in a voice that gave me chills.

He spoke of the bush, and of being alone,
and of living off the land.
He spoke of New Zealand and the sights he’d seen,
and of working as a shearing hand.

As his voice carried low in the night time air,
and we listened intent and rapt,
he spoke of hunting deer and pigs,
and of possums that he’d trapped.

It was a life that seemed a legend,
and we were caught up in his words.
Around us the bush rustled and chittered,
and we heard the cry of kiwi birds.

It was magic that night, in front of the fire,
listening to a poem that seemed old as time,
eyes closed, and muscles weary
from a long and hard day’s climb.

The edge of the Coromandel Peninsula (free verse poem)

The distinctive cry of gulls
provides a familiar counterpoint
to the low murmur of
salt-scented waves.
Splashes of white decorate
water that leans more toward teal
than the Pacific Blue that
carries its name.
We steal a mental snapshot
as State Highway 25 carries us
around the next corner,
and the next,
imagining
this is how it will remain,
preserved as in our memories,
yet it changes
even as we watch.

Murphy’s Aurora

Apparently New Zealand is in the middle of a ‘super massive’ Aurora. The Aurora Australis, or Southern Lights, are supposed to be the brightest they’ve been in two years. Photographing the Aurora is one of the items on my photography bucket list, so when they said that visibility would be better from the east coast, I headed to my mother and sister’s house. They live about an hour away from me, on the east coast, whereas I’m on the west coast.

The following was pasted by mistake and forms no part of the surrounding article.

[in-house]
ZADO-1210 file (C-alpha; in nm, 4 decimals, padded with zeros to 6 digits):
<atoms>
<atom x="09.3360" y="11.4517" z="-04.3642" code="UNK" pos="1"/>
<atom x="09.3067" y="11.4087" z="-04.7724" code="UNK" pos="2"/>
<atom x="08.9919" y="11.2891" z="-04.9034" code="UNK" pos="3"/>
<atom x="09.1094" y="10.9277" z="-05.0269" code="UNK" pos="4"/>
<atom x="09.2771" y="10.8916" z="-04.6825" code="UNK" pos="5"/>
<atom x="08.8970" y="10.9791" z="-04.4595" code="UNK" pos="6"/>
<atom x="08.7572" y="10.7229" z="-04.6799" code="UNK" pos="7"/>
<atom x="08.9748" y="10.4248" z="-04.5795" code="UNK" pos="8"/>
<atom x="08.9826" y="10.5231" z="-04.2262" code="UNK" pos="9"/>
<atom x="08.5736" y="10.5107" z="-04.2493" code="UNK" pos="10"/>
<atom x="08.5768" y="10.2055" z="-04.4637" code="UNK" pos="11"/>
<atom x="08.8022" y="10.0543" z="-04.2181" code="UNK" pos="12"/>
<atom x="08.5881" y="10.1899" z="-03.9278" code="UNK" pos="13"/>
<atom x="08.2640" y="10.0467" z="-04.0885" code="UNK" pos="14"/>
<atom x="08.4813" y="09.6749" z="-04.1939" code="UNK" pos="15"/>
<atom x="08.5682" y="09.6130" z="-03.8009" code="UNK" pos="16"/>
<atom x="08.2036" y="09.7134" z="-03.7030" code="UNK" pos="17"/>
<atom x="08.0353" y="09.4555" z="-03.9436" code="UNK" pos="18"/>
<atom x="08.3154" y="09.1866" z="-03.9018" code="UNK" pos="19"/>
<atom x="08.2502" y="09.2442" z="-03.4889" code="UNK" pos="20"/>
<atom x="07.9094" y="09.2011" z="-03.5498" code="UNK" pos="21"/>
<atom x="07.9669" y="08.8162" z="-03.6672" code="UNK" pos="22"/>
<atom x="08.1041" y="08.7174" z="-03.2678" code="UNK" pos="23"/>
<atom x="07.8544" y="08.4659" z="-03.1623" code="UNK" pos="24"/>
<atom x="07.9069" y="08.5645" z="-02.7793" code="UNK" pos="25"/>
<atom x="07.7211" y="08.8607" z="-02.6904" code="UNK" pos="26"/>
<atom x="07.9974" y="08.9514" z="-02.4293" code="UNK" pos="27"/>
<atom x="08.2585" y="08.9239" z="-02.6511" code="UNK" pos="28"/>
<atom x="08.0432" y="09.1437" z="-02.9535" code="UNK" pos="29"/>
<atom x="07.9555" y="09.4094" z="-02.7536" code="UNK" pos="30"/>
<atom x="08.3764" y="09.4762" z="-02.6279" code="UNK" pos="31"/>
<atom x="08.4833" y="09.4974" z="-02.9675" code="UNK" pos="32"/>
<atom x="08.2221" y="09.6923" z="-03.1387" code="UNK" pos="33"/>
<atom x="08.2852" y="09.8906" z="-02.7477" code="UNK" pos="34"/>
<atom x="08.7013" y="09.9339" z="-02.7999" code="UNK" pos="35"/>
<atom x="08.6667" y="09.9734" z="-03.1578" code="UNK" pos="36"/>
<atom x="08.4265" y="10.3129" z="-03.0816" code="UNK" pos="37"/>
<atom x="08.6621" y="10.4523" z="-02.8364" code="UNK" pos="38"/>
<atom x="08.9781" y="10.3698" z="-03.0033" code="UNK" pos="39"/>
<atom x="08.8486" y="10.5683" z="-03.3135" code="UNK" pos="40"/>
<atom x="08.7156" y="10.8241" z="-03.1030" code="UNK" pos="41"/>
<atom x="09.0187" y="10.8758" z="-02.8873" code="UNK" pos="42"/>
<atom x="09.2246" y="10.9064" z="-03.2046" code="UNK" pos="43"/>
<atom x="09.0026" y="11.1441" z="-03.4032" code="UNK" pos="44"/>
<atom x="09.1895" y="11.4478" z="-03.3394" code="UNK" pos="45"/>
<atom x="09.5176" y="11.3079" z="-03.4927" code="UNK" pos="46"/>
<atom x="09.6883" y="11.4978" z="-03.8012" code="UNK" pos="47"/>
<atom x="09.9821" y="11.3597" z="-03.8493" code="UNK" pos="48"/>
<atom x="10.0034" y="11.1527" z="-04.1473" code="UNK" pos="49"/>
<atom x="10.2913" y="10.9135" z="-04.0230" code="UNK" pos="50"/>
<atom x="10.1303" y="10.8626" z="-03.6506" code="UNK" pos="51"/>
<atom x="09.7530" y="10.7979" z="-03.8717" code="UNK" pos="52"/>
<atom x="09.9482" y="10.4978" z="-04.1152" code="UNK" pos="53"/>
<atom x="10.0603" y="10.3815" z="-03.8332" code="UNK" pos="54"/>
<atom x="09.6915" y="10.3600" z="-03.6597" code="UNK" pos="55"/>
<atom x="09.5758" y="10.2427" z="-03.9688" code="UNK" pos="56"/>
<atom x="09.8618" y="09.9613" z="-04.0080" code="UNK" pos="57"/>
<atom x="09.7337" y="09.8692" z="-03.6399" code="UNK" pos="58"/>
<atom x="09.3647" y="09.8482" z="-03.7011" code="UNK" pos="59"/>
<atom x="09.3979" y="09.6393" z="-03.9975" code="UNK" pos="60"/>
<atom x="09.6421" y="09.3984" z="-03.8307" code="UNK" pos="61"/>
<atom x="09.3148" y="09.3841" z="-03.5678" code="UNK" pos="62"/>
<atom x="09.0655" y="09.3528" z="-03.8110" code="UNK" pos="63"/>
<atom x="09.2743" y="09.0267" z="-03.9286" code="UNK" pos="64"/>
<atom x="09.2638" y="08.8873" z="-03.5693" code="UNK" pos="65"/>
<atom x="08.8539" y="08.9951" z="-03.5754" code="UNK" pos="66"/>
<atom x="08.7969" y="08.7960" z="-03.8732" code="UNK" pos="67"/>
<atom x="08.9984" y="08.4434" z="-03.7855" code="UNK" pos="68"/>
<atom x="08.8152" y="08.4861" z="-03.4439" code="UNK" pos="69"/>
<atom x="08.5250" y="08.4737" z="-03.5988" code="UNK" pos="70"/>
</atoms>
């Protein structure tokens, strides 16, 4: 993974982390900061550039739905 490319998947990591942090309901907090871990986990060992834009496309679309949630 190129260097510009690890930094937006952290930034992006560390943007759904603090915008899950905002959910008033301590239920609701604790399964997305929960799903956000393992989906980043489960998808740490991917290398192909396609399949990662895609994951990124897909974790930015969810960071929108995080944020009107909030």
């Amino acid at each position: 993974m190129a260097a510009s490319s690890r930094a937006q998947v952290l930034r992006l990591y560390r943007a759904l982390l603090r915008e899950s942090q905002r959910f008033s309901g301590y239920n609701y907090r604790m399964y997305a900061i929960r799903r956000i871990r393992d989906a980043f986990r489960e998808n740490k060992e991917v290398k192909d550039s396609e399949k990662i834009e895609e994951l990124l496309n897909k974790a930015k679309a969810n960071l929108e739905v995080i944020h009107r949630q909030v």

I headed up straight after work, and while Mum was making dinner, I did some research on how to photograph Aurora. I found this article really useful.

My mother and sister had a yoga class to go to after dinner, so I sat and read my book while I waited for them. When they came back they informed me that the cloud cover hadn’t dispersed as predicted, and so we might not be able to get a clean shot. I figured I might as well make the most of the two-hour round trip, so I suggested we head out and take some photos of the Auckland city lights at night. Well, we set up our tripods and snapped some shots, but the wind kept buffeting our cameras and ruining the shots. Then it started to rain.  It clearly wasn’t meant to be.

As it turns out, we were never going to see the Aurora. Firstly, it was only going to be visible ‘as far north as Wairarapa’. Ugh. That’s nearly 8 hours’ drive south of me. Secondly, there was a full moon. Thirdly, it was delayed and didn’t arrive until 6am which means it was only there at daylight when no one could see it anyway.